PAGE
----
“G” is for “Miss Gustafsson”
Scene: Stockholm, Sweden, a few decades ago.
I was making a tourism-promotion film for the Swedish government. Included in the list of things to show in the movie was Stockholm’s magnificent department store “NK” -- pronounced “Enkaw.” A huge mall-like place, some 12 million visitors annually, and with a staff of 1200. The client very much wanted it in the film.
So I’m standing across the street taking its picture. As I was working an employee of the store came over to me with a strange question: “You’re American? Would you like to meet an old man who was a good friend of Miss Gustafsson way back when they were both teenagers?”
Of course I would. Any friend of Miss Gustafsson would be a friend of mine.
He took me upstairs and I met the old gentleman in question. He told me how they had both been department-store employees, right around the end of World War I, a couple of kids in the same department.
Of course, he didn’t call her Miss Gustafsson; he called her by her first name, Greta.
One day an ad agency person – yes, they had ad agencies in Sweden even then, around 1920 – an ad agency guy came through their workplace. He was looking for a comely female employee they might be able to use in their newspaper advertising.
Here’s a test photo they made of her at that time.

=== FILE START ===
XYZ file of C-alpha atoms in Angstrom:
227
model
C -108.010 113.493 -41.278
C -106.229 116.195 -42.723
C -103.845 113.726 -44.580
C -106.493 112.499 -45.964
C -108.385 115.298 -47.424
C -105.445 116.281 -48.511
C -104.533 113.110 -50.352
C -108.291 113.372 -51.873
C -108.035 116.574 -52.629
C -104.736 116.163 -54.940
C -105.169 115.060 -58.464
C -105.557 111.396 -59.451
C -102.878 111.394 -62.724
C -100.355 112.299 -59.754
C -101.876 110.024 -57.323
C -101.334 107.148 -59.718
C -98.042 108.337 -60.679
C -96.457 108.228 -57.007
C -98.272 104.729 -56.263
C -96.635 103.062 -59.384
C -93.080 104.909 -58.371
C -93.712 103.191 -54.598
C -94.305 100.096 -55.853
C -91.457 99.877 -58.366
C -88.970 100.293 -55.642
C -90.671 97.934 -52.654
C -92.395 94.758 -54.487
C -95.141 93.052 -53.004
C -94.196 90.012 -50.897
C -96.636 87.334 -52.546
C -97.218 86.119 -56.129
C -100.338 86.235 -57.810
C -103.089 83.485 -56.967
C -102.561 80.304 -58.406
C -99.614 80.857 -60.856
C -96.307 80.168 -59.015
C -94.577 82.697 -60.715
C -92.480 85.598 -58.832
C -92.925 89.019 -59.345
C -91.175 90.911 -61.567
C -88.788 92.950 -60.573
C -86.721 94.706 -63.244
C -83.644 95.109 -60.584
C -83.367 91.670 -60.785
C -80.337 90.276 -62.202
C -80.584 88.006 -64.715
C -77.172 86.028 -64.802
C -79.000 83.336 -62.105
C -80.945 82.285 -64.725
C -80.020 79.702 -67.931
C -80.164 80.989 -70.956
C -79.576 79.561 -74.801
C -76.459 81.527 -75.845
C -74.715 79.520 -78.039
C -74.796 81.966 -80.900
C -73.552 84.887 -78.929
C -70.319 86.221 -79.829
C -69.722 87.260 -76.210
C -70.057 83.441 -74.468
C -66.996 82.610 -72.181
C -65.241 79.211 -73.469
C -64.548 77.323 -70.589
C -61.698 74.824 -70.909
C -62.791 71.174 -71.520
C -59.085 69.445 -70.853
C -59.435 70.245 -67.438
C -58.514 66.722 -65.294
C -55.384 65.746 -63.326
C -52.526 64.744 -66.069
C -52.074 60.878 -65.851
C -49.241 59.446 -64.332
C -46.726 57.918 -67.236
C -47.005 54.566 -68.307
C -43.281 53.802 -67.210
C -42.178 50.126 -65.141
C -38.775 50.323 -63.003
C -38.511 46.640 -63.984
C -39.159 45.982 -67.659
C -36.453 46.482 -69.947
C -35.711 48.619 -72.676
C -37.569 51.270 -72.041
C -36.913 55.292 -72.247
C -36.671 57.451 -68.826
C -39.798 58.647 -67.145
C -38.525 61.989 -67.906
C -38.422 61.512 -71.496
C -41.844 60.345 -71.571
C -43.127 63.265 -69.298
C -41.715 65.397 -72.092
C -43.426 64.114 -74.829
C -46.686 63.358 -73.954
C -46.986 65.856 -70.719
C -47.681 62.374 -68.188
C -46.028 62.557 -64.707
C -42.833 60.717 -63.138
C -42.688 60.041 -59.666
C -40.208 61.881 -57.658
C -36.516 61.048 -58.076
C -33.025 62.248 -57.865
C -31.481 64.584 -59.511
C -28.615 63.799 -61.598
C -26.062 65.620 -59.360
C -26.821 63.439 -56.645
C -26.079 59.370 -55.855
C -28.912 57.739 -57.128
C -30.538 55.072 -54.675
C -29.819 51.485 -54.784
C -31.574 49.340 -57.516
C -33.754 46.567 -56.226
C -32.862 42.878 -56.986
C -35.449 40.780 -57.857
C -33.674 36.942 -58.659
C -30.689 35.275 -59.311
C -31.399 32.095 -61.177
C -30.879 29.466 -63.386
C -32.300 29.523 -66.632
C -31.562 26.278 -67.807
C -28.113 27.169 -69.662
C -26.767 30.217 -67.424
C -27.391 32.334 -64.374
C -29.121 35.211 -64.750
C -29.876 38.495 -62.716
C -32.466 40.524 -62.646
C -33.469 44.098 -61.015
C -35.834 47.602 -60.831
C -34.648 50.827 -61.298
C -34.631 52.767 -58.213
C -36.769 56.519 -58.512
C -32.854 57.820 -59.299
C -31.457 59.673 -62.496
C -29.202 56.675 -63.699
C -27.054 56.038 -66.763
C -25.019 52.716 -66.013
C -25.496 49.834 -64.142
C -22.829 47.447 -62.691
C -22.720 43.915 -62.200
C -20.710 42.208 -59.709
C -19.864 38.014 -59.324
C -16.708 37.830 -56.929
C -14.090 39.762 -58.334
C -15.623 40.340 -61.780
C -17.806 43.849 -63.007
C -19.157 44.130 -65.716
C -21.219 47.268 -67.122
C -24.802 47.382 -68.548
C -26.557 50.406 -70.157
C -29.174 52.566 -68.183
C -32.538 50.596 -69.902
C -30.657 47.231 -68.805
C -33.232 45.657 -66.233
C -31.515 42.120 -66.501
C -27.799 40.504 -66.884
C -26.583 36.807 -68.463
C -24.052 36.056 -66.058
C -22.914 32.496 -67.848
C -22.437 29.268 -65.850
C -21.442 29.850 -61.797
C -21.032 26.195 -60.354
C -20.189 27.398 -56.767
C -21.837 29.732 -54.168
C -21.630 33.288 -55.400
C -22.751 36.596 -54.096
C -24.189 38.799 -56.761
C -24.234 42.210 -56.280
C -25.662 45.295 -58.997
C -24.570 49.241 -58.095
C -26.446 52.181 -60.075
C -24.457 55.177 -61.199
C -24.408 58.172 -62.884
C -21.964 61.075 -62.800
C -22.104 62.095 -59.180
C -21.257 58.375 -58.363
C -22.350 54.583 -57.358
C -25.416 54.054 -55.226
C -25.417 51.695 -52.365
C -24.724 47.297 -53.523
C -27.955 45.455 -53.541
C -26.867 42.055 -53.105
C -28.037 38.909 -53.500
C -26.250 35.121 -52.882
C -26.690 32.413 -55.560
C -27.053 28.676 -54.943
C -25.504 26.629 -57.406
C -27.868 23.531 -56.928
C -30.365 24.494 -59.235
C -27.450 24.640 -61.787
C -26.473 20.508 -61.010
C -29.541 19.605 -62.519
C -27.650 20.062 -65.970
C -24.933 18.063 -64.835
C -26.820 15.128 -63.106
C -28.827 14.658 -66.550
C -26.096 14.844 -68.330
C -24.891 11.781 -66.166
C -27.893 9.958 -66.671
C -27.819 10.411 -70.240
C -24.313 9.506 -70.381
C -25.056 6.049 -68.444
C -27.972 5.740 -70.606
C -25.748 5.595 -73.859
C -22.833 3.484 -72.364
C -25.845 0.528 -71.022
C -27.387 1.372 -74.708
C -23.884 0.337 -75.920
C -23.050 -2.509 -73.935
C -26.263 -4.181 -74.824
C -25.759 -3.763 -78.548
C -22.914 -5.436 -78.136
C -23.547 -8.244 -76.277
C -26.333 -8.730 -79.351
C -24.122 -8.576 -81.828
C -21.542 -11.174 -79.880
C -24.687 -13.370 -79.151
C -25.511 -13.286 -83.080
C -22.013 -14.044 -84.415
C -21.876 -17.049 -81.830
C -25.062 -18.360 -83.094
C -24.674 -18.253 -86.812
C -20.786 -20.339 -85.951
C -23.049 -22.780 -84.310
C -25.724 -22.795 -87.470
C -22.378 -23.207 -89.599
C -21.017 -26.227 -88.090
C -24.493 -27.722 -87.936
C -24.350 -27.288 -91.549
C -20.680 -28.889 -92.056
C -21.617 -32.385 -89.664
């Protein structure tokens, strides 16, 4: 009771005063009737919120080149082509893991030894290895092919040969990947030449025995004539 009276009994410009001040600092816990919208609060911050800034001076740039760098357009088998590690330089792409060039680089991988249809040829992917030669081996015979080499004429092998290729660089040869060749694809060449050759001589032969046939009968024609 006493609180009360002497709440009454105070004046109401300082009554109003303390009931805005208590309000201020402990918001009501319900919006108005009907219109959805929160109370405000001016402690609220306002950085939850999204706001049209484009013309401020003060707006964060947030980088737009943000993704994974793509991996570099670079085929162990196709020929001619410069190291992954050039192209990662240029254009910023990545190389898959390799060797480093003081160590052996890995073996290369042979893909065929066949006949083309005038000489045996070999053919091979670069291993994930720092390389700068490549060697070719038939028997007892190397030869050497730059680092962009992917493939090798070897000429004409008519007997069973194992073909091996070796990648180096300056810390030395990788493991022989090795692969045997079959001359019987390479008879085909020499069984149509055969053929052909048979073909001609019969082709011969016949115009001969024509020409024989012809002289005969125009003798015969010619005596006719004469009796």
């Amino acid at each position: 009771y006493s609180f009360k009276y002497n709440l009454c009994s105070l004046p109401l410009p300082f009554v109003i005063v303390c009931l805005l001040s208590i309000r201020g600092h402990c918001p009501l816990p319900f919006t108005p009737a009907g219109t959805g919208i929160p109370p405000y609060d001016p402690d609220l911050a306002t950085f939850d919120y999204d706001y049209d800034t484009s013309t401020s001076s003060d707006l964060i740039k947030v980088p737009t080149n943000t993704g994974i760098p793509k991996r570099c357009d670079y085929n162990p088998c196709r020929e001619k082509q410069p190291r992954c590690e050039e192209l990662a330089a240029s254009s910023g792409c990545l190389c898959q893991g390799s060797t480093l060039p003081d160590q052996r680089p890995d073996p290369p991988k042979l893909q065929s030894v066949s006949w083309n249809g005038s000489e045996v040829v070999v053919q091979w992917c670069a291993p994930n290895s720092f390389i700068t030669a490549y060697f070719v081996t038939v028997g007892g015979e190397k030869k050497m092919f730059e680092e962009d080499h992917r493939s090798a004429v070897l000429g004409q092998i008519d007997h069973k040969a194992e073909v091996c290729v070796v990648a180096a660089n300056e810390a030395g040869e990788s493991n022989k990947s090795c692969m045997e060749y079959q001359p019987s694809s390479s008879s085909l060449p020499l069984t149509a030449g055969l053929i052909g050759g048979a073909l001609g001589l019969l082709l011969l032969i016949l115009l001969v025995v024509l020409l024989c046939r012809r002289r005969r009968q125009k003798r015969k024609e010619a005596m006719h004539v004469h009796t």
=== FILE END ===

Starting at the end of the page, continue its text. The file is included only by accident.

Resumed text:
Soon she was in their department store ads. Each of the grand ladies above, under the hats, was teenager Greta.
It could only happen in Hollywood – or in Stockholm. A movie director liked her pictures in the paper and she suddenly found herself embarked on an amazing international film career.
In her first movie, Miss Gustafsson was a bit more on the plump side than she was later, but she was a success nevertheless. It was clear that the name “Gustafsson” had to go; she became Greta Garbo.
“Anna Christie,” “Grand Hotel,” “Anna Karenina,” “Camille” and “Ninotchka,” among other film classics, turned Miss Gustafsson into one of the great legends of screen history.
“Camille” was an example of one of the huge hits of the thirties, and Greta found herself working with the biggest stars of that era: Robert Taylor and Lionel Barrymore. The movie made millions – not all that easy in the middle of the Great Depression. Here’s a still taken during the film’s production.
She later stated that she had never said “I want to be alone,” though that had become sort of her trademark. What she had said, she carefully explained, was that she wanted to be left alone, which was quite different.
1 year ago